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Review: AIAIAI TMA-2 Studio Edition

We review AIAIAI's new producer-focused headphone configuration.
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AIAIAI is a brand that should need no introduction. Since their initial inception, they have more or less turned the DJ headphone market on its head with their revolutionary modular design. Over the years, the brand has released various additions to the TMA-2 lineup, including various drivers, headbands, and ear pads, which have generally been more geared towards DJs and casual listeners. With such a great and versatile project, it seemed only a matter of time until they turned their sites to the producer and studio space, and as such, they recently unveiled their new studio editions, the TMA-2 Studio and Studio XE. In this review, we'll be taking a look at both products, comparing their differences and how they actually hold up when put to work. 


TMA-2 Studio


While the core of the two headphones is the same there are a couple of key differences that separate them. But, before we dive into that, let's talk about their genetic makeup. The TMA-2 Studio uses AIAIAI's S05MKII speaker, which is engineered with a 40mm speaker diaphragm made from stiff bio-cellulose for more defined high-frequency details, more pronounced mid-range, better dynamics, and more natural tonality. Beyond that is where the differences come into play.

The Studio uses Alcantara cushions designed for lasting comfort, as well as the H04 high-comfort headband. The Studio XE opts for the H01 slim headband and the E04 PU Leather, which offer better comfort and sound isolation. Both headphones come with the same coiled cable. 


TMA-2 Studio XE

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I've been a TMA-2 user for quite some time now. In fact, long enough now that they don't even make the drivers on my headphones anymore, which is a shame. You can read my review here. The modular building aspect is enjoyable as ever, but this time both headphones have over-ear cushions, where as mine have on-ear. I have to say, right off the bat, the XE is indeed very lightweight. Both pairs are comfortable for long listening sessions. One of the major differences I noticed between the were with the earpads and how they affect the sound. The PU pads felt much more bright and open, while the Alcantara ones were darker but more focused. I also feel like they offered a bit more isolation than the PU. I'm used to the H04 headband, but was thoroughly impressed by the comfort of the slim H01 headband.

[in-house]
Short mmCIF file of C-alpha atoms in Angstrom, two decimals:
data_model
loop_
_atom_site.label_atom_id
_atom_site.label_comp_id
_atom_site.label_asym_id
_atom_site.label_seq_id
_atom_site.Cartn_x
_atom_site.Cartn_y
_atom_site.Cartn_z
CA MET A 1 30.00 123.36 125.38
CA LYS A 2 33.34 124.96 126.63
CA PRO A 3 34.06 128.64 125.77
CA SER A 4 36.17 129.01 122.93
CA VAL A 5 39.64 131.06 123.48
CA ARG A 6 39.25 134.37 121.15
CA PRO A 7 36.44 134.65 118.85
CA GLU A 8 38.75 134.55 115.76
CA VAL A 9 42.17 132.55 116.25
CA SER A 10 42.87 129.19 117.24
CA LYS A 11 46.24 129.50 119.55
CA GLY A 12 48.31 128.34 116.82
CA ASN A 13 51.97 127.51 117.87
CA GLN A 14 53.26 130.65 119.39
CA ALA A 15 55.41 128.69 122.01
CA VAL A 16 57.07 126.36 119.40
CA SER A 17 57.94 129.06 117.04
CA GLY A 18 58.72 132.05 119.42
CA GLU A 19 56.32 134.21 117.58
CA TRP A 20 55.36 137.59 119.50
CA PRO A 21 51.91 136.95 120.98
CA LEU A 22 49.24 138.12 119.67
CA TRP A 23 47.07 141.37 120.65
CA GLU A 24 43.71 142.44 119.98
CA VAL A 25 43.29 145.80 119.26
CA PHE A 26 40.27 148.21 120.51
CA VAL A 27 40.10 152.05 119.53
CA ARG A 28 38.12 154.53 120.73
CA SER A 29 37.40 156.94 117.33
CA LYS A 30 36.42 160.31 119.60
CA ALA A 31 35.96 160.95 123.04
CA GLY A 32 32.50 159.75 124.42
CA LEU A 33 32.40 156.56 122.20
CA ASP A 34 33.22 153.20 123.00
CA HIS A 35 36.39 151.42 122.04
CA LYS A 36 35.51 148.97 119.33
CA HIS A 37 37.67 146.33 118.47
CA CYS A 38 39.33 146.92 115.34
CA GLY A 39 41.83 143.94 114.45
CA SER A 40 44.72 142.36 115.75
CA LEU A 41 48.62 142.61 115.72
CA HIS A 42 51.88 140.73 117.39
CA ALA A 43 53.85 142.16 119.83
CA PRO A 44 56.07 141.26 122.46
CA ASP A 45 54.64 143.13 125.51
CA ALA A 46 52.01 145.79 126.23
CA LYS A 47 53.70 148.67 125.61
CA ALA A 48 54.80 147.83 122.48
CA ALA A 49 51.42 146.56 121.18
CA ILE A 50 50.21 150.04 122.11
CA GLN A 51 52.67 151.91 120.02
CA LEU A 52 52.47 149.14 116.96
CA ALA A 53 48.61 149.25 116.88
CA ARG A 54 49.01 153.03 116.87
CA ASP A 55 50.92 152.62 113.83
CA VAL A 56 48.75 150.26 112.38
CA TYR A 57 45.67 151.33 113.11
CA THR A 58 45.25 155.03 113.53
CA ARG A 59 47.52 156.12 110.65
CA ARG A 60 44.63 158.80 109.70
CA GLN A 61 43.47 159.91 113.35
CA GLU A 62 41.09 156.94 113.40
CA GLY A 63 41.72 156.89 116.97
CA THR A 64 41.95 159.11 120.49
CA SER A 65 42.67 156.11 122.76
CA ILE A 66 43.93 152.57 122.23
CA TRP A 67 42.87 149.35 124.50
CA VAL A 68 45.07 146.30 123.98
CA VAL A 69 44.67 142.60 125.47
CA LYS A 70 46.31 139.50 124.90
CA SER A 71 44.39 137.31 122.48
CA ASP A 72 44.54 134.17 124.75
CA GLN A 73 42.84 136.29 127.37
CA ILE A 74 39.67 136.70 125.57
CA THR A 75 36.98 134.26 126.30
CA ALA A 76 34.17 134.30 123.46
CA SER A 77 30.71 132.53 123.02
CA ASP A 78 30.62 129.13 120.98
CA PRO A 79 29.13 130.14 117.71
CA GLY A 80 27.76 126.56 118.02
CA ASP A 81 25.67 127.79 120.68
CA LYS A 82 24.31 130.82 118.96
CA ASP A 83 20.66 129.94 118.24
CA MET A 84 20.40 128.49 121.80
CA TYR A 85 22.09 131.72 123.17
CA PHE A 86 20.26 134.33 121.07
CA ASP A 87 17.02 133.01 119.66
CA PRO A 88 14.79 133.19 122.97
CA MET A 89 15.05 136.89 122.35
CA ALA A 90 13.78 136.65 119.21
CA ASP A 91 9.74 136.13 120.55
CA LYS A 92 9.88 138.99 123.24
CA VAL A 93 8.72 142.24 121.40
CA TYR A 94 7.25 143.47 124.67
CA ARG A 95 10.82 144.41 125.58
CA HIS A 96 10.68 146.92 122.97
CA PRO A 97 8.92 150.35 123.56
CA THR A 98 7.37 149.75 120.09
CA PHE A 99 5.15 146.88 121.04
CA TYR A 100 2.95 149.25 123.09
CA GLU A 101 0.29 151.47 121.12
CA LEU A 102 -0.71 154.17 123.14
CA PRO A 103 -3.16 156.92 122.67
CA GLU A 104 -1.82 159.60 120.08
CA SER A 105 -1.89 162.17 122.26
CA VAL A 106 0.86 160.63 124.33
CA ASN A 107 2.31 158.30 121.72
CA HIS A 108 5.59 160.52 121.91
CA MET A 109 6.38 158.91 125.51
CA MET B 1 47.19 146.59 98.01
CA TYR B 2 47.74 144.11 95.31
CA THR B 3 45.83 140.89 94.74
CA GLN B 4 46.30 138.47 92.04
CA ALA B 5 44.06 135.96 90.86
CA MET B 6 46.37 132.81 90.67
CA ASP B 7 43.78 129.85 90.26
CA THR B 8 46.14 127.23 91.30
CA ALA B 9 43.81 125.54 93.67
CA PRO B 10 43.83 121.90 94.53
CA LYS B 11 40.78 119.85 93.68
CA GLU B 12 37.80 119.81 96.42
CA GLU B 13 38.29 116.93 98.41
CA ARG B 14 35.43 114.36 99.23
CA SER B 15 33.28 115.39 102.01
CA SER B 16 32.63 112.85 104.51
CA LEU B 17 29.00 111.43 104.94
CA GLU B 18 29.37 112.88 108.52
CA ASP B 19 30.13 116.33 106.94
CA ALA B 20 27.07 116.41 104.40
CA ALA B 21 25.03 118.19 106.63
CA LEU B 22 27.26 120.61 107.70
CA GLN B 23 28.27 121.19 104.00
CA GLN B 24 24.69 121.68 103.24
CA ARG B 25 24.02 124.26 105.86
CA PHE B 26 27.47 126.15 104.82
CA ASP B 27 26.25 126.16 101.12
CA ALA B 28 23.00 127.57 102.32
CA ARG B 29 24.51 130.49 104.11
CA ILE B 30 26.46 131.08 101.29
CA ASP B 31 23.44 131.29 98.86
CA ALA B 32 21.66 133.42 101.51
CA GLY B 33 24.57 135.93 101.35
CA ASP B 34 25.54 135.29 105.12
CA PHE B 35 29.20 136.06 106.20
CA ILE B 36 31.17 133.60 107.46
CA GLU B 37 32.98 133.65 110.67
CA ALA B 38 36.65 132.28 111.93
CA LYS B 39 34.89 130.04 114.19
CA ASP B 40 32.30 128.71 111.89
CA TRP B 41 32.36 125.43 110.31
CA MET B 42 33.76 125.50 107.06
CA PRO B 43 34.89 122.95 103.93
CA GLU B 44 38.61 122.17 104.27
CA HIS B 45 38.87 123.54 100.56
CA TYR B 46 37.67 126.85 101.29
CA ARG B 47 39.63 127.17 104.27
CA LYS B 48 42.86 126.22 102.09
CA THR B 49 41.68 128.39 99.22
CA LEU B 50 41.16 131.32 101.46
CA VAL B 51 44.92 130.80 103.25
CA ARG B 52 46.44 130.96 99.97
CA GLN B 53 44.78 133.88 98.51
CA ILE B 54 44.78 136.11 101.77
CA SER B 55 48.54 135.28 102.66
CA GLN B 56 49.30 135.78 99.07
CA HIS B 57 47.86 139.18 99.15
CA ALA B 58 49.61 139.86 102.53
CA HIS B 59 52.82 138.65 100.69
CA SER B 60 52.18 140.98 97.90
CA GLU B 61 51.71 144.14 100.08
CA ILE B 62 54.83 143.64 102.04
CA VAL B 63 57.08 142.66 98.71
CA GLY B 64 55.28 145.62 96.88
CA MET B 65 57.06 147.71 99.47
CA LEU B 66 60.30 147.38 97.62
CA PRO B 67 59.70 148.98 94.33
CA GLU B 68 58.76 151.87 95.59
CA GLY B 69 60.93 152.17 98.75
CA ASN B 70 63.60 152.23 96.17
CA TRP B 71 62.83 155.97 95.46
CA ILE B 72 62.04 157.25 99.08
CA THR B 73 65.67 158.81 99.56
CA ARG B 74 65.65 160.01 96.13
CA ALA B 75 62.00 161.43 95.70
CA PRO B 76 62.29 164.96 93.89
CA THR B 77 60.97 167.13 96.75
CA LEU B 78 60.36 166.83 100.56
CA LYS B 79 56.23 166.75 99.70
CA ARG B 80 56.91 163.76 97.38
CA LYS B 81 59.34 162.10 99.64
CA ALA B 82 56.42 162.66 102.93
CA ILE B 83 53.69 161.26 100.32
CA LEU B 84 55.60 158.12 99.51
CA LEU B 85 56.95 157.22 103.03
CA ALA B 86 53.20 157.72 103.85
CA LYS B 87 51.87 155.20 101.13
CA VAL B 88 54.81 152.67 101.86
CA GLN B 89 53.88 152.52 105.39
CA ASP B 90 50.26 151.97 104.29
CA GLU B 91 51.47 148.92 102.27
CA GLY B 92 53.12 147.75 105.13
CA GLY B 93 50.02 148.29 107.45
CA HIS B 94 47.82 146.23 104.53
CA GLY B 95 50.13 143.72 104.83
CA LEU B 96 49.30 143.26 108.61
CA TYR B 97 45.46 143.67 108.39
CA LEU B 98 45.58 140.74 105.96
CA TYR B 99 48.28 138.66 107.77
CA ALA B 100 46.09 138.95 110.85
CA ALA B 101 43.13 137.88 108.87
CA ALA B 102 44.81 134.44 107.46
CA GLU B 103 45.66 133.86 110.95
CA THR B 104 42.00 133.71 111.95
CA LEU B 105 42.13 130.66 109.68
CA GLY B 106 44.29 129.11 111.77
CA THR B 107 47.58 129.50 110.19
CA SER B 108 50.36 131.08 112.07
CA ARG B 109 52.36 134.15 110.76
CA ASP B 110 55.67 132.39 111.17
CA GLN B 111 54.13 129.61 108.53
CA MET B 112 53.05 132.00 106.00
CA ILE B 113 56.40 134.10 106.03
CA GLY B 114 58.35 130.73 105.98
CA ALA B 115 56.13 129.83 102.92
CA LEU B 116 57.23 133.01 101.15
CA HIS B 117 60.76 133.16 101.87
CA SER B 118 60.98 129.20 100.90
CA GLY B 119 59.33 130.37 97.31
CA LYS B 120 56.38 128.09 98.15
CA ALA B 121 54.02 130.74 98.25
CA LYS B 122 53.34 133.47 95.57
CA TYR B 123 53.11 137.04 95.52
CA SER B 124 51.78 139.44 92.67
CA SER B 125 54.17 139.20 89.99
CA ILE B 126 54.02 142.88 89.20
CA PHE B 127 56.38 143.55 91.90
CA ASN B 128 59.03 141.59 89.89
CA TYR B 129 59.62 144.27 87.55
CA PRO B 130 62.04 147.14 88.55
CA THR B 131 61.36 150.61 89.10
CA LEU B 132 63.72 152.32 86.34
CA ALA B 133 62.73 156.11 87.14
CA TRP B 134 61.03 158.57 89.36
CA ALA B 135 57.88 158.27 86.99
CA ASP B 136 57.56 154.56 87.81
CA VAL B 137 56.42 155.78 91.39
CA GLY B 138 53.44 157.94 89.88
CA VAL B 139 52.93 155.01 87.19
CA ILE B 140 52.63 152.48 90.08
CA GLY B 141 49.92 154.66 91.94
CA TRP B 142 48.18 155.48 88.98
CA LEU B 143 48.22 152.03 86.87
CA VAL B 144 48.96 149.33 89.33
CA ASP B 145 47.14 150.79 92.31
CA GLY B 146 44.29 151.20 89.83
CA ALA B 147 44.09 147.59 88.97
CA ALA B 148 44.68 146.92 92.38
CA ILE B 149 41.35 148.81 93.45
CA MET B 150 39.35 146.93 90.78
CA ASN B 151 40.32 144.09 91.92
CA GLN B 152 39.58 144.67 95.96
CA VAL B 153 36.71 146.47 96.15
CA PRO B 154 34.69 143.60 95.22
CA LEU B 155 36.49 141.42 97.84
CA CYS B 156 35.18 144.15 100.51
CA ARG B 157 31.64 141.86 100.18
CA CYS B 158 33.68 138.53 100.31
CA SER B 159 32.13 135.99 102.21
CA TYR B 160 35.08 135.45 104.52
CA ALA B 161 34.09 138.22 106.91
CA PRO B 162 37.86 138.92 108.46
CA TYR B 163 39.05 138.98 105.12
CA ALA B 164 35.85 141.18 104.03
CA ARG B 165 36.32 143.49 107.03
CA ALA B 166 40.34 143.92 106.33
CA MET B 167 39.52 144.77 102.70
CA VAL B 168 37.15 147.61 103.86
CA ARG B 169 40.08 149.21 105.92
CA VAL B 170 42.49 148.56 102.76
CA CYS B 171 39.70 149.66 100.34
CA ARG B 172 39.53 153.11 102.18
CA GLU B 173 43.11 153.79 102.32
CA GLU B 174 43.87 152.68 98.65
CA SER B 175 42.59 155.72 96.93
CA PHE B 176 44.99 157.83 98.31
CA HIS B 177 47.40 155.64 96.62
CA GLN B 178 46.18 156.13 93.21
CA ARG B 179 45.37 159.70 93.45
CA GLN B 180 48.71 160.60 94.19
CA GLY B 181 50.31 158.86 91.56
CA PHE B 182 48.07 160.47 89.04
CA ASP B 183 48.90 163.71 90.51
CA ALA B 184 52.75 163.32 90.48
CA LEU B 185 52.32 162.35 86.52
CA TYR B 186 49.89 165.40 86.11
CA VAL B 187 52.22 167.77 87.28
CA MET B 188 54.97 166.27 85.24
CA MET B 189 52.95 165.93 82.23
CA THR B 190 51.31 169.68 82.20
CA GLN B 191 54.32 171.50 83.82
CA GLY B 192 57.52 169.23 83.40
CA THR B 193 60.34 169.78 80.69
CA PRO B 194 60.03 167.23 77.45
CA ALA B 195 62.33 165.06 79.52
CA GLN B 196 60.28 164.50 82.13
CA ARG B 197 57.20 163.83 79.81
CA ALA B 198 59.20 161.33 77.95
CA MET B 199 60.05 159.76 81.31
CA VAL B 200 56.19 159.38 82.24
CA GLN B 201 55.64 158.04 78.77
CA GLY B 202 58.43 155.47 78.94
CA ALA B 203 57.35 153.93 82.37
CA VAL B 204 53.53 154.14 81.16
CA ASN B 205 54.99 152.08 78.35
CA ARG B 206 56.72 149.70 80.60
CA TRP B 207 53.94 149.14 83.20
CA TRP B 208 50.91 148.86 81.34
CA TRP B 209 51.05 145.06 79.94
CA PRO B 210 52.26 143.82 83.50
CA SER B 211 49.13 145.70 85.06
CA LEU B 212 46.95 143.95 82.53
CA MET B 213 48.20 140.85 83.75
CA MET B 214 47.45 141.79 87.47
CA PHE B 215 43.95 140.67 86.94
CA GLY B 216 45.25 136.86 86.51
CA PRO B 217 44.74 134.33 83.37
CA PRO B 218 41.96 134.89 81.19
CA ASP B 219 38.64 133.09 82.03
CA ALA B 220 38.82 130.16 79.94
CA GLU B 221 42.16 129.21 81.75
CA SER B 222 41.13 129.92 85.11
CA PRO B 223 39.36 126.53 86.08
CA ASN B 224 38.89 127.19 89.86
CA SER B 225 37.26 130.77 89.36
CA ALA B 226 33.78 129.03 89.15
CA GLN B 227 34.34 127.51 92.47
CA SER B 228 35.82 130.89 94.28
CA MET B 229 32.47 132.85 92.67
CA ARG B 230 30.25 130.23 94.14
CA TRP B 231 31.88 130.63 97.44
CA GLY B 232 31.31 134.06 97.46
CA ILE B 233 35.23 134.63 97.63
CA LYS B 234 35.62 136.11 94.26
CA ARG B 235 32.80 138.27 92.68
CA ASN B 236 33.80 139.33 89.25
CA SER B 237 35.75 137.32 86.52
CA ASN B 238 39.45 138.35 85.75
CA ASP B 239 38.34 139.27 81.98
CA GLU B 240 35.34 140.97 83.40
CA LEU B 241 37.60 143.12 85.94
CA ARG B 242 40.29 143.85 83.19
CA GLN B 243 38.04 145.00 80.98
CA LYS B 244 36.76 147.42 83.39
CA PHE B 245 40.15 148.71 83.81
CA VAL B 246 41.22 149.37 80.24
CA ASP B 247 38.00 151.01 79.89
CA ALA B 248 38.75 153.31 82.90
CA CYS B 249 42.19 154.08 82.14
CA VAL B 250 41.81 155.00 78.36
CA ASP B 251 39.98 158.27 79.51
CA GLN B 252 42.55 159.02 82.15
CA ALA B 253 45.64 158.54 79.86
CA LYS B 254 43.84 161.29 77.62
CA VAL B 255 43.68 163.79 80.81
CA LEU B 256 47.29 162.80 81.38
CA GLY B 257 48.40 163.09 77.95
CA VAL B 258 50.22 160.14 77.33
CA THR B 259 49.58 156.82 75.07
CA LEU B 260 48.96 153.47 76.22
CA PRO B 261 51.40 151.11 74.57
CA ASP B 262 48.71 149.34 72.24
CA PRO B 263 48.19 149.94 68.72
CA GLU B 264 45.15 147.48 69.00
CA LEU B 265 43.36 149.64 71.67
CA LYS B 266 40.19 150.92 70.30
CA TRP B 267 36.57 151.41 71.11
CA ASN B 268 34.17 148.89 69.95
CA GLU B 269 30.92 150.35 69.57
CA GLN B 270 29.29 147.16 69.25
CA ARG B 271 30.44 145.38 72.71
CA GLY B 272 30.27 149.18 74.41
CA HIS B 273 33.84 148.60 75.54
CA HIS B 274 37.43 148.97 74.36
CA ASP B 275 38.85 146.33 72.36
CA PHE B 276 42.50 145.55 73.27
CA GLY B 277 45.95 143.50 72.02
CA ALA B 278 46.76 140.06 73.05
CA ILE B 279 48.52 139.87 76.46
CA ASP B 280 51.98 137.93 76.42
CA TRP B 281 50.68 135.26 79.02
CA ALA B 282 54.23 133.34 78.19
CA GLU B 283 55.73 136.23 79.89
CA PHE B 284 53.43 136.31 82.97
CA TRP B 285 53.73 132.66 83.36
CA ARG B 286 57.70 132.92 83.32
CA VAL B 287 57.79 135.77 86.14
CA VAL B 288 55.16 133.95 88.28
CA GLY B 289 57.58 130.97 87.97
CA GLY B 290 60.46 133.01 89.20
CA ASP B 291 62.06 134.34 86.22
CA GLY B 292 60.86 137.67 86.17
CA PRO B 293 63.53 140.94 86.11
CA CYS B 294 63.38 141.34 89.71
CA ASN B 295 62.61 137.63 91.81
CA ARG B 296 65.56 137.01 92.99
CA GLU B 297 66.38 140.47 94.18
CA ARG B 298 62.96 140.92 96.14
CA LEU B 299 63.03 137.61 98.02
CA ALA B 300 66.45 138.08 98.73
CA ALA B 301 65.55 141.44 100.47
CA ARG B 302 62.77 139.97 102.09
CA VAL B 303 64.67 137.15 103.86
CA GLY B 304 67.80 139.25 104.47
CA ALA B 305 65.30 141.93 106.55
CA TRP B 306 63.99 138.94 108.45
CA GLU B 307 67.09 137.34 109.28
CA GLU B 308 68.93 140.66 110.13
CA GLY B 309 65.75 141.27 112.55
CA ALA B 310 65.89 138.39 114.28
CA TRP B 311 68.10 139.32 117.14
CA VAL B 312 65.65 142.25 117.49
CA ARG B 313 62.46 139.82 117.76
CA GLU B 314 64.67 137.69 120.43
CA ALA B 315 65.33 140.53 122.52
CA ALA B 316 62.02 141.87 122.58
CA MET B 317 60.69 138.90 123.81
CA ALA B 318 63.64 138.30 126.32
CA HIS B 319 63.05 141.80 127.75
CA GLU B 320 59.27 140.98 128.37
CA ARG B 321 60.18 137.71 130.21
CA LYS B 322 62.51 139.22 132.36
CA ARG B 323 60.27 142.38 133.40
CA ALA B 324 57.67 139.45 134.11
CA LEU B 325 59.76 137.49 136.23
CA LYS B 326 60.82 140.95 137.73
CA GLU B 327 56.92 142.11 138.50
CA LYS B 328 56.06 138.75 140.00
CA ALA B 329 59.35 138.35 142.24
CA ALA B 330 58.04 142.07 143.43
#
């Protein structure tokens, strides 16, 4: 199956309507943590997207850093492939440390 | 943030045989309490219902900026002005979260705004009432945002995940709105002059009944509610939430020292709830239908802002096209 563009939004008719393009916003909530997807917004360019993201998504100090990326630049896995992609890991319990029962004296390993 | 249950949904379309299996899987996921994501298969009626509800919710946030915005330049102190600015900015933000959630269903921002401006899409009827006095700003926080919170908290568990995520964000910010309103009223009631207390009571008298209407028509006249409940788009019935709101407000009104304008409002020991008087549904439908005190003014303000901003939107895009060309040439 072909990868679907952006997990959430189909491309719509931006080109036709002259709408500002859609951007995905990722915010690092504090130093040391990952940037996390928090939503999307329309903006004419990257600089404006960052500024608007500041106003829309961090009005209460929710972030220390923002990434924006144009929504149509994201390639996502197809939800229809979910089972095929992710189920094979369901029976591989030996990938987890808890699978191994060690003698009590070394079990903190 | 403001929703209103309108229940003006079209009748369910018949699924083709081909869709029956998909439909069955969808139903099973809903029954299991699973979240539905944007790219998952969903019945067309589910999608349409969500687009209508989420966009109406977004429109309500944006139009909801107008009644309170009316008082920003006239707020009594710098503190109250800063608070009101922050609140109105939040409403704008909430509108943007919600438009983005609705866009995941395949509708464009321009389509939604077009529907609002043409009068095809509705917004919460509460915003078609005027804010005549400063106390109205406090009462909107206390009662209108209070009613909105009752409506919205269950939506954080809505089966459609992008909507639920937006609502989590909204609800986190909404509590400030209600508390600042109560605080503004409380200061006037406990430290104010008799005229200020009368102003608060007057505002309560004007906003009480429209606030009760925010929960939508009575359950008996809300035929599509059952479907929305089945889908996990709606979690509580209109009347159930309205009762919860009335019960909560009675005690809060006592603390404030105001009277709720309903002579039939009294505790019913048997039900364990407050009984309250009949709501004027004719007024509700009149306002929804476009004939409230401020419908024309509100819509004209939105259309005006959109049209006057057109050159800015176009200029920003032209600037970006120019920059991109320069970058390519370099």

Listening to music is great, but these are both meant for making music. When used in a creative studio environment, they definitely hold their own. The lightweight comfort does, in fact, allow for long use times without fatigue. While they are fun to make music with, I have to be honest in that they wouldn't be my first choice for critical listening or mixdowns. The sound is a bit too colored for my taste, although everyone is different. It goes without saying that it's definitely smart to use multiple listening sources when creating music to see how it translates.


AIAIAI has once again created a great product that does the job well. The company's claims are accurate and either option will satisfy your needs as a music maker or serious listener. Again, they wouldn't be my first choice for critical listening, but for the actual music making process they are a blast to work with.

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